I’ve been journaling for my mental health and self awareness for around two years now. When I started I wasn’t actually sure what the benefits would be. I put pressure on myself to make sure I was doing it ‘right.’ Firstly, there’s no specifically correct way to journal, but there’s definitely things you can do to get the most out of it and strengthen your practise. Once you understand how to journal more effectively, you’ll start to see even more benefits and find a way that works for you! From implementing certain techniques I noticed way more benefits which has helped me journal more consistently.
If you’ve read my blog post on journaling for self awareness, you’ll know I also included some tips in there. I wanted to dig a little deeper and share how you can really make the most of the time you’re spending journaling…
Read over what you’ve written
There’s something strange about reading your own thoughts on paper, it’s just not something you do (without journaling). It almost gives you a sense of detachment from yourself, and you’ll probably realise how much your thoughts can get caught up in the past or future, I definitely did. Reading over what I write is always a good reminder that I don’t have to take any thoughts on board that don’t serve me. Whether you’re feeling uncertain about something, anxious, or your body feels tense, sometimes getting that out on paper and reading over it can feel therapeutic, almost like speaking to a friend you trust.
Stop resisting what you truly want to write
This is a biggie. Journaling can feel deeply uncomfortable. Growth is not easy, it’s looking at the areas in your life you want to change and improve and growing from there. You have to acknowledge things you want to change. We’re hard wired to resist it, so naturally if you’re trying to change something in your life, it’s going to be tough to see that on paper. Keep going! The joy of journaling comes from the true insight you achieve and being able to set goals for things YOU want to do.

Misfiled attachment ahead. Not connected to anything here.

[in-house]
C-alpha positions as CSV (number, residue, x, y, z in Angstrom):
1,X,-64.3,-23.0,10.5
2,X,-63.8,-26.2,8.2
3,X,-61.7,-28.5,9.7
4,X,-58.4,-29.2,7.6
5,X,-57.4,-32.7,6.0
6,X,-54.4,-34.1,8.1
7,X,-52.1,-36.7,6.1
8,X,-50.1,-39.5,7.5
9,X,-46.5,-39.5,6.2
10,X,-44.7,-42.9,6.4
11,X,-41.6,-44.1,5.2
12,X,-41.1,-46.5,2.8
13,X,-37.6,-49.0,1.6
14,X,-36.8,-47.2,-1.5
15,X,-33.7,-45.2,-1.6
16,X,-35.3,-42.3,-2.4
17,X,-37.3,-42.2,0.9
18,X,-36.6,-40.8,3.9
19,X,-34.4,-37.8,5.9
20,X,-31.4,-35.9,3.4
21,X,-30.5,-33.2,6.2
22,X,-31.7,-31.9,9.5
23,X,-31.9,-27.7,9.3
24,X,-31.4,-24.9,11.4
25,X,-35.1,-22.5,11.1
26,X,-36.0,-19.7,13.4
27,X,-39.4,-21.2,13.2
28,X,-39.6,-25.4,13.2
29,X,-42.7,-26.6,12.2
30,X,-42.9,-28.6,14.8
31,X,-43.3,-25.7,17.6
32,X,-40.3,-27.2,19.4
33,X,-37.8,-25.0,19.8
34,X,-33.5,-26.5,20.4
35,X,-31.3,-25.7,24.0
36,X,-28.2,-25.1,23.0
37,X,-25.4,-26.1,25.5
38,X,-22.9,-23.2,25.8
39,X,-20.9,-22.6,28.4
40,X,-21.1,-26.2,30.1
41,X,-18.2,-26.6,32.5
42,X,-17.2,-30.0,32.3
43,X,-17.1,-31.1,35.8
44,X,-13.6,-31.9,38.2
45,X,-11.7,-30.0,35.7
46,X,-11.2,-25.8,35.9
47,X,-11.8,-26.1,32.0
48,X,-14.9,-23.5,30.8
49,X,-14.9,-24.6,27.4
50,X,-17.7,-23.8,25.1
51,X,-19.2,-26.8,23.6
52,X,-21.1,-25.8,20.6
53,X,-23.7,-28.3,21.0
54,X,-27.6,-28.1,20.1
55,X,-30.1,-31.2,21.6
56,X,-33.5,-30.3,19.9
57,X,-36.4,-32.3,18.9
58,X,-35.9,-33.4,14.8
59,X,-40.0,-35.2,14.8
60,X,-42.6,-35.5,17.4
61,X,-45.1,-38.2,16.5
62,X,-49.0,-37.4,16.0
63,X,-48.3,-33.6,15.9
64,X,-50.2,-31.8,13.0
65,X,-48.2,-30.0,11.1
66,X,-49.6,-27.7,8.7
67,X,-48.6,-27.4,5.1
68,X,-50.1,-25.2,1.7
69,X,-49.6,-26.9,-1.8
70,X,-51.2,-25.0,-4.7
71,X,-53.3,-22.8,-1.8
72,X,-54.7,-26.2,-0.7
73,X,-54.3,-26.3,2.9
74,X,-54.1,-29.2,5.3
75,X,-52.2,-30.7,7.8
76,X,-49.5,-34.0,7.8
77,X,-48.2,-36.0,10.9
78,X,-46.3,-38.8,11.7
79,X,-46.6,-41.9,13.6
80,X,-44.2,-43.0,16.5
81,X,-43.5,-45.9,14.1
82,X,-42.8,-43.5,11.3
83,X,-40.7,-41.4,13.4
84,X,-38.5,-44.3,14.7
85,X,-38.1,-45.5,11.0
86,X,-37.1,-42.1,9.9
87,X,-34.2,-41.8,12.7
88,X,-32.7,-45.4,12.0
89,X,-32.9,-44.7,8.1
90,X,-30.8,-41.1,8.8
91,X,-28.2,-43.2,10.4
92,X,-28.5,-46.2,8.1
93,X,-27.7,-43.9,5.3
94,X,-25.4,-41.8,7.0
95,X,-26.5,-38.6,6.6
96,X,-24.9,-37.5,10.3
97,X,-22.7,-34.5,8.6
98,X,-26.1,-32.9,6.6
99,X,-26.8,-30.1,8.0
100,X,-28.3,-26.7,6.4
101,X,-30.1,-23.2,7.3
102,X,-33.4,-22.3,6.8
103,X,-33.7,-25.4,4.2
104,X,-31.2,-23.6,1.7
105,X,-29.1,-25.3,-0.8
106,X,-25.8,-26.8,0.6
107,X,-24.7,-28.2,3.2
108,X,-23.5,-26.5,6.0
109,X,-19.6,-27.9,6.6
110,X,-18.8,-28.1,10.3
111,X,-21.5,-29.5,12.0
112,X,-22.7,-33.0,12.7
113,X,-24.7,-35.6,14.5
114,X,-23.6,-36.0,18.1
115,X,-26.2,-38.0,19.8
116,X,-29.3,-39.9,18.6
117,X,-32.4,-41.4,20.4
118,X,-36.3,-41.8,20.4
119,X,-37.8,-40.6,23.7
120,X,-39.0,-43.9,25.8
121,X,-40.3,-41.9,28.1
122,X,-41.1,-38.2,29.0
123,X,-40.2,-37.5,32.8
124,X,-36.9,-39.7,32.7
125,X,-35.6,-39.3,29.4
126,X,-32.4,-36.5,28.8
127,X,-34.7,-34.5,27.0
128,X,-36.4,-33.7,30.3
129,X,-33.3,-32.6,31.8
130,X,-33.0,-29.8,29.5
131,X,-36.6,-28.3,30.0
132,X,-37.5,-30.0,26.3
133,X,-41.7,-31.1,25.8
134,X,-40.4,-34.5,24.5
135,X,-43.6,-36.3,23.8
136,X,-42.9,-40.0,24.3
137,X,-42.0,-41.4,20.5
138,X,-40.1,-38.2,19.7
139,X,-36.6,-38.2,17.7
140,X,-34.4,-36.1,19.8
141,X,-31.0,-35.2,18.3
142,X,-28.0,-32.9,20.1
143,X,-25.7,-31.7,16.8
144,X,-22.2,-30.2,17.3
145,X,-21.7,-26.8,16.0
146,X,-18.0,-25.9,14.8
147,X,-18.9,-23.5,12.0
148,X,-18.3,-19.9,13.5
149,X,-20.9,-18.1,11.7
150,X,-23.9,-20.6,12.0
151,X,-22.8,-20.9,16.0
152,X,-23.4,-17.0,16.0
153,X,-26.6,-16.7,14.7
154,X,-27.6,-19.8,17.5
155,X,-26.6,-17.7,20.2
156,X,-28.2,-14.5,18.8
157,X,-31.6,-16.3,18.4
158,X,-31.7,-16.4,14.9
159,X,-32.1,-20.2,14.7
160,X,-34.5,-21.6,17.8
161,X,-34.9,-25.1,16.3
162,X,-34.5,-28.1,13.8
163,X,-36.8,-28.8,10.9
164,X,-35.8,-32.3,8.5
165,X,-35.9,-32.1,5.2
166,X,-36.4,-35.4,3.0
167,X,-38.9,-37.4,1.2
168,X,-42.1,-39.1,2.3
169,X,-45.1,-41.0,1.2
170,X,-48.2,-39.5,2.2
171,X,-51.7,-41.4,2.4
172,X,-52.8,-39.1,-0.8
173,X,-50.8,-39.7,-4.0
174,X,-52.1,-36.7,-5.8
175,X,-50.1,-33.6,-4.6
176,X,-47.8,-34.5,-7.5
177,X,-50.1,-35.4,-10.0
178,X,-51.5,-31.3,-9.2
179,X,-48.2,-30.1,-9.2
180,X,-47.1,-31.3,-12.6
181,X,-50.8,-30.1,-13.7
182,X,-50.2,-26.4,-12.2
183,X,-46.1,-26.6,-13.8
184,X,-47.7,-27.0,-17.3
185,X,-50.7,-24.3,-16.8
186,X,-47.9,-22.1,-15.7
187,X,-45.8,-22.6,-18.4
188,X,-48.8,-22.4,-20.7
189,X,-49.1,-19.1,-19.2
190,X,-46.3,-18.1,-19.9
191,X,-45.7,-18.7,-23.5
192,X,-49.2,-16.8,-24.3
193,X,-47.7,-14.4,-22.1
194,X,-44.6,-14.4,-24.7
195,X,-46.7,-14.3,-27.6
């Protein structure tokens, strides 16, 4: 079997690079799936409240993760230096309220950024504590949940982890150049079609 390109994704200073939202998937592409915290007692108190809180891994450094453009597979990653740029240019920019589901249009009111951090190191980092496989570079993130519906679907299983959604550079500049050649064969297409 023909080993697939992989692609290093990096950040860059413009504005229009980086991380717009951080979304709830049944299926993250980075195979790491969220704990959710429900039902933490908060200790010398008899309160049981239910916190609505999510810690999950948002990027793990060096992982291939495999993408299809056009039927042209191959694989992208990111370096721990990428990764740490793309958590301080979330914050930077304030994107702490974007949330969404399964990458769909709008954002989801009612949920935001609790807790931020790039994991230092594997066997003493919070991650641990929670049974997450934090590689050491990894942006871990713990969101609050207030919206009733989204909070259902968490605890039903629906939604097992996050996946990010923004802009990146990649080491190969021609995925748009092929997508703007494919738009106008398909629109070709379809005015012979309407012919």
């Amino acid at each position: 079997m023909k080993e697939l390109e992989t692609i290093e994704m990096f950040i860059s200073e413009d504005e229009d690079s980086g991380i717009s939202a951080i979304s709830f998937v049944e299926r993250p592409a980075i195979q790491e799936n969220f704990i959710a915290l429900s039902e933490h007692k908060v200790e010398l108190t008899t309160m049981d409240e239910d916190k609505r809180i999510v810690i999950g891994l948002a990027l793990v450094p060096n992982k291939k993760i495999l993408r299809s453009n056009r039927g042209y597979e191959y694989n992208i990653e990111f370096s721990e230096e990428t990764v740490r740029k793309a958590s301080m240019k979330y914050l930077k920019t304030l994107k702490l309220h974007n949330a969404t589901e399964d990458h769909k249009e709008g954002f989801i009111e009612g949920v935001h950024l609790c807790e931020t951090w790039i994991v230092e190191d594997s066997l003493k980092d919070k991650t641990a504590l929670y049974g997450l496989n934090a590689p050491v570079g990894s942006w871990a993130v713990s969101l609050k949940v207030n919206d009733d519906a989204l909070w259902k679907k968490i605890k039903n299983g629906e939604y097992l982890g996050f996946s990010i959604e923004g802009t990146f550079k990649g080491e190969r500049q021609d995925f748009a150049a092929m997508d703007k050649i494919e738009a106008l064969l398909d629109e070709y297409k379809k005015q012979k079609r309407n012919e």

Another thing that may stop you from writing exactly what you want is the fear of someone finding your journal. Journaling should feel like a safe space, and it absolutely is. I know it will depend on living situations, but try to keep it in a safe place if that will put your mind at ease and allow you to write more freely.
Use prompts when you’re feeling stuck to give you a starting point
I really like the stream of consciousness style of journaling, but if you’re feeling stuck, turn to journal prompts. Feeling like you don’t know what to write can easily happen with stream of consciousness/ free writing journaling (where you have no prompts and ‘brain dump’ onto the page). In this instance you could also look at a specific moment in your day, ask yourself how that made you feel. Or, whatever it is you’re thinking about, even if it’s the fact that you’re feeling stuck and don’t know what to write! I’ve had this so many times, and it’s the starting point that always leads me onto something else.
Think about and write one good thing from your day or things you’re grateful for at the end of your journaling session